The House voted 316-113 to approve the 2016 spending package, and the Senate followed with a 65-33 vote. The package included a retroactive five-year extension on the wind Production Tax Credit (PTC) and the solar Investment Tax Credit (ITC). The PTC gives wind developers a credit of $0.023 per kilowatt-hour for electricity generated to the grid. After that, the credit will maintain its level through 2016 and phase down at 80 percent of its present value in 2017, 60 percent in 2018, and 40 percent in 2019. Projects must begin construction before the end of year in order to qualify.
“Thanks to the ITC, solar energy will add 220,000 new jobs by 2020, and with this extension, the solar industry can achieve its pledge of employing 50,000 veterans,” said Rhone Resch, president and CEO of the Solar Energy Industries Association (SEIA). He also noted that the extension will boost installations to triple by 2020 to 100 GW and bring in more than $133 billion in new, private sector investment by 2020.
Tom Kiernan, CEO of the American Wind Energy Association, said the PTC will advance the industry.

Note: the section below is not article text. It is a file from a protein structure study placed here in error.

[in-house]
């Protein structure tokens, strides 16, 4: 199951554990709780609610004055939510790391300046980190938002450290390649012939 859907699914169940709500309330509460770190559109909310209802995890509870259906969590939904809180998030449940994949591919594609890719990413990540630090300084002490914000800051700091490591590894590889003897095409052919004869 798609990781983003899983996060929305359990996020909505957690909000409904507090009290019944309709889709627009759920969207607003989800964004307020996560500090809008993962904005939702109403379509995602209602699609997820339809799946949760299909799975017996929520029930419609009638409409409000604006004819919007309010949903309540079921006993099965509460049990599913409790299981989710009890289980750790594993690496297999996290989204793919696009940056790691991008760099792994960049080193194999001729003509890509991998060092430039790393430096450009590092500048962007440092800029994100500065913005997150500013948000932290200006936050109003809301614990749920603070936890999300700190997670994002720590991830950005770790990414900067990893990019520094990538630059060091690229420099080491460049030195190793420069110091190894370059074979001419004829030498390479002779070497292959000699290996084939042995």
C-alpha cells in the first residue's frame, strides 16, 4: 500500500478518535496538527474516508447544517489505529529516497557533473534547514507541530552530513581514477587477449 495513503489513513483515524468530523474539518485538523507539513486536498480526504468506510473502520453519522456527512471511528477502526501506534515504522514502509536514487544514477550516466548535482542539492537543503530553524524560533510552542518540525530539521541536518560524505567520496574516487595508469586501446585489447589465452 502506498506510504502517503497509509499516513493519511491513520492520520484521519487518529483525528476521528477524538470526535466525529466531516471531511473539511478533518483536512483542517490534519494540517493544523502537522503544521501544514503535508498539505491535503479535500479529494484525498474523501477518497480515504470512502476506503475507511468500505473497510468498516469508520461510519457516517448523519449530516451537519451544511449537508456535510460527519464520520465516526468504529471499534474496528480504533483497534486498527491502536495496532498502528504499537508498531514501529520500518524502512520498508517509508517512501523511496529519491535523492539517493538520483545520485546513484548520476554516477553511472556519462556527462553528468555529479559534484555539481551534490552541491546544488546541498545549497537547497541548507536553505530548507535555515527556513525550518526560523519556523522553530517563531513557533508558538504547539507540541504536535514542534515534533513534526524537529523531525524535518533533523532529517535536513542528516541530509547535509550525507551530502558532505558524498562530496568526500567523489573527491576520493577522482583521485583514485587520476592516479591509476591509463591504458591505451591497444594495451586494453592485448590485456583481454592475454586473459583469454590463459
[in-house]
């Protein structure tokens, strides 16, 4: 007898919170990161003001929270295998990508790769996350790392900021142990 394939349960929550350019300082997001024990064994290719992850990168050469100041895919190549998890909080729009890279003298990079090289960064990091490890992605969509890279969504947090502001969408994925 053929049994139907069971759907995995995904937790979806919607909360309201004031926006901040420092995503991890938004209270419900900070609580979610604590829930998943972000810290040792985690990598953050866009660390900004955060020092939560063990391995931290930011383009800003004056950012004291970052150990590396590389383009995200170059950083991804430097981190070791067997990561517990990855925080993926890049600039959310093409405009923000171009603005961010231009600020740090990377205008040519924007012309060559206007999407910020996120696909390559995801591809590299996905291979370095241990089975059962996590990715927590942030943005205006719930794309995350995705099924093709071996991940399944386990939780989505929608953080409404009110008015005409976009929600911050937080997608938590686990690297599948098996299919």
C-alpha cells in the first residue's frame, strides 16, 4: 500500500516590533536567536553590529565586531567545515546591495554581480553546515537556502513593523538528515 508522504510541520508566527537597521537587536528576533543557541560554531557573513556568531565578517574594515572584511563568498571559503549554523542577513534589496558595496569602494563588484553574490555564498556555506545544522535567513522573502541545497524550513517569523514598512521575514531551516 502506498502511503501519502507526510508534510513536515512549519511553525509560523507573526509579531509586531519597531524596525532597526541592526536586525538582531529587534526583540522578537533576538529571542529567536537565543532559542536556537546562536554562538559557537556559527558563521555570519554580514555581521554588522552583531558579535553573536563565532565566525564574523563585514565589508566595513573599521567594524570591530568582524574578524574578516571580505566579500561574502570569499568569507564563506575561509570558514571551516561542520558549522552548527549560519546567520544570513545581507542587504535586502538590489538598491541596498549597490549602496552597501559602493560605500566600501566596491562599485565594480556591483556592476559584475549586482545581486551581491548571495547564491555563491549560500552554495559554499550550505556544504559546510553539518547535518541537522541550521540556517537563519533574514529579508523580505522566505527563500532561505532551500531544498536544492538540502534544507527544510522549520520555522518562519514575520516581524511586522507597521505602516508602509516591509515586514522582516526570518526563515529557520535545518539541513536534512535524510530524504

“We’re going to keep this American wind power success story going,” Kiernan said. “With predictable policies now in place, we will continue advancing wind turbine technology, driving down our costs and passing the savings on to American families and businesses in all corners of the country. We look forward to building a future with more affordable, reliable, clean wind energy.”
Tri Global Energy, a renewable energy developer, said the tax credits will help businesses to plan for the future.
“This is a game changer for out company and will finally allow us to plan with certainty our growth and expansion over the next several years,” said John Billingsley, chairman and CEO of Tri Global Energy. “Tri Global Energy plans aggressive expansion of both our wind and solar divisions into diversified geographical areas across the U.S.”
Pattern Energy CEO Mike Garland said the company would expand its project development due to the PTC extension, as did EDP Renewables North America and Siemens Onshore Americas.